Facial Recognition in India Going Rampant and People Aren’t Happy About it

By Bill Toulas / February 17, 2020

New Delhi was occupied by protesters this weekend, and the police in the Indian capital took the chance to test out their facial recognition technology again, the Innefu Labs-made "AI Vision." Since there are no concrete regulations in place to protect people's privacy rights, activists in the country are complaining about a new age of total crackdown and personal data invasion. Moreover, critics also accuse the authorities of maintaining a secrecy stance, as people don't even know when these systems are being deployed, what the police do with the collected data, and whether or not anti-abuse measures are in place.

The Delhi Crime Records Office disregarded people's worries by stating that they're only targeting people that they have valid grounds to believe they constitute a risk. Moreover, authorities deny having any protesters' data stored, or any plans to collect and keep this type of data for any amount of time. However, the authorities detained hundreds of persons during the recent protests. The police denied the request for providing any details on the grounds of these arrests. This gave the public opinion reason to believe the arrests could be the direct result of something caught by AI Vision and its correlation with a central "criminals database."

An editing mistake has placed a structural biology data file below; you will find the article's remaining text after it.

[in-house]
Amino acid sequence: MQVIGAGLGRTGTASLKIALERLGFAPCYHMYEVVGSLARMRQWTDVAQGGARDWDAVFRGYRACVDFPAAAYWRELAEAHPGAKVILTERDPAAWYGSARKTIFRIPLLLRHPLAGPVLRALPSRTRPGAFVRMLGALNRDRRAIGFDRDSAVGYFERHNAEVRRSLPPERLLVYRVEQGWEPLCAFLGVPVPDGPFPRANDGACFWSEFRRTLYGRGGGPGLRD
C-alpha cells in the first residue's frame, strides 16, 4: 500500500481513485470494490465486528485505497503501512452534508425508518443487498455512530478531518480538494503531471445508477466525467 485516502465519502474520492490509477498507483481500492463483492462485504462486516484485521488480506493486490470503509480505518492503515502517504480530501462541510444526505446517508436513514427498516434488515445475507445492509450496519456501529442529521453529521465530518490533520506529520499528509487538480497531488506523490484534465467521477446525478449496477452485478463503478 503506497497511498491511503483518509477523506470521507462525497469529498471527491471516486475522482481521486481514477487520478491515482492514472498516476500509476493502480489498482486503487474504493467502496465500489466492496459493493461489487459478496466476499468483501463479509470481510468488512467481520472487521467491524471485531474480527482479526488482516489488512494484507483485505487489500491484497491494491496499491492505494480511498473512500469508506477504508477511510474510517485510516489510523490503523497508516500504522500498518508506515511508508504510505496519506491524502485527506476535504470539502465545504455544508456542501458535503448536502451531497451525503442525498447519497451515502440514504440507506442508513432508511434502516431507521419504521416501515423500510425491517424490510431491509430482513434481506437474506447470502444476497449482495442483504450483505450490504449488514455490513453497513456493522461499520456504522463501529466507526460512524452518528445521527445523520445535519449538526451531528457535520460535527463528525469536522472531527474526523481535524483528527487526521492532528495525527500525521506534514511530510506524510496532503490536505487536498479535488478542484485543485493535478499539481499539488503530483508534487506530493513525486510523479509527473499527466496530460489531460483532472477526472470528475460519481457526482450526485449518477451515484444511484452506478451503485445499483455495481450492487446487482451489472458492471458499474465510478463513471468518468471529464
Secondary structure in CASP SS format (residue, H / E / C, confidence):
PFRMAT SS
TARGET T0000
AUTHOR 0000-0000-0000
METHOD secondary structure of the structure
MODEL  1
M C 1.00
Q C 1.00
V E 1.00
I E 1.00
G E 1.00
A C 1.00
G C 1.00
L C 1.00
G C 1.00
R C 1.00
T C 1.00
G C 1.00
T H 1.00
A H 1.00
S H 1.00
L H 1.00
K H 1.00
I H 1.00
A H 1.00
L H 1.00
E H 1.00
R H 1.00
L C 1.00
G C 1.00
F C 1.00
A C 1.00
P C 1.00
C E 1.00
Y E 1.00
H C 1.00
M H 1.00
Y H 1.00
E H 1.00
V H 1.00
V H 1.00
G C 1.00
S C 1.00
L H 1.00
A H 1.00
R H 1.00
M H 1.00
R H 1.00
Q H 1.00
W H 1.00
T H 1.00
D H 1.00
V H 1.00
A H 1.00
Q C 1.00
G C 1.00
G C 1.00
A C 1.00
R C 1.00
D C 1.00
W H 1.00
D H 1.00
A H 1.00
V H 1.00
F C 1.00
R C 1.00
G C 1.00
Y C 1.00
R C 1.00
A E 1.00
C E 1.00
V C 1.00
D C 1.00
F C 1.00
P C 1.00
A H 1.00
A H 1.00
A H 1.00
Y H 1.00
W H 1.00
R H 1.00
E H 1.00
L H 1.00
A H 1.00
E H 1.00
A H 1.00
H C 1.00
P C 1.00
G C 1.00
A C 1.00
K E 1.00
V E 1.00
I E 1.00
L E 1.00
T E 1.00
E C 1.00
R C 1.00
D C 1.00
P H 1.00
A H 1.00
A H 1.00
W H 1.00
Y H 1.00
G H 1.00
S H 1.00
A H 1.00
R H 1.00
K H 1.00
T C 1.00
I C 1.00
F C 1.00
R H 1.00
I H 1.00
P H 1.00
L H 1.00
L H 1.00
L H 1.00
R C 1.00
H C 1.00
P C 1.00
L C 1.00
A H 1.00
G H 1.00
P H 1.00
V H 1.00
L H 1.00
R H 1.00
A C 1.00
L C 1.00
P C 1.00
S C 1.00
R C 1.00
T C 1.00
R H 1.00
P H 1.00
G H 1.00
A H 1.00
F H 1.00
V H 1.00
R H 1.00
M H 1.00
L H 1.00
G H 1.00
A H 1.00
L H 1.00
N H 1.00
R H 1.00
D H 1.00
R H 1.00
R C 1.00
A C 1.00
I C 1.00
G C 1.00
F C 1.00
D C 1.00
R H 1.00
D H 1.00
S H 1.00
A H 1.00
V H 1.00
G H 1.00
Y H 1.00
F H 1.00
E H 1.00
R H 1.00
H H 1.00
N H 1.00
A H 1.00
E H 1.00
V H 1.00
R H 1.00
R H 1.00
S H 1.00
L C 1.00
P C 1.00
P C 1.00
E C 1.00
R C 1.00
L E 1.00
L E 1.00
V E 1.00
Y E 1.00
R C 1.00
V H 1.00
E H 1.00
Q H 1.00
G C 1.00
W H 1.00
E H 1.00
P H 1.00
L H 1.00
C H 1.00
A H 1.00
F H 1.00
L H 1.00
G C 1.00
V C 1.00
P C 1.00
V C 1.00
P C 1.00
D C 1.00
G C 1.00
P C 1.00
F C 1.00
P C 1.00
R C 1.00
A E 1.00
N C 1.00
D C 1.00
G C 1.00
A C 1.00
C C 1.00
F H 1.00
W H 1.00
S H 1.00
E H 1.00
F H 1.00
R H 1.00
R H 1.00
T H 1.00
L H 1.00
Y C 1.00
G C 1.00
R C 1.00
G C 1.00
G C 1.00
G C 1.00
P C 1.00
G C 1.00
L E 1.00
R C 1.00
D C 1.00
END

Right now, the authorities use Innefu's facial recognition systems in ten Indian states, and they intend to expand it even more. The worst part and the reason why activists express their objection to this practice is that the roll-out of the systems is not accompanied by the required legislative framework that should govern their operation and protect the people's fundamental rights. From their point of view, the spoken assurances given by police have no value whatsoever.

At the same time, in the EU, Margrethe Vestager - the European Commission's executive vice president for digital affairs, is warning about the dangers of using facial recognition systems across the continent. As she told the press, these systems are directly breaching the GDPR (General Data Protection Regulation), which has been an active EU law since 2018. Therefore, facial recognition systems can't be legally used right now. Those who do want to make use of such systems will have to secure exemptions based on reasons of "public security," otherwise they are straight-out breaking the law. Of course, if the monitored persons give their consent to being subjected to facial recognition programs, there would be no implication. This would mean deploying these systems in private locations and workspaces could be more accessible.

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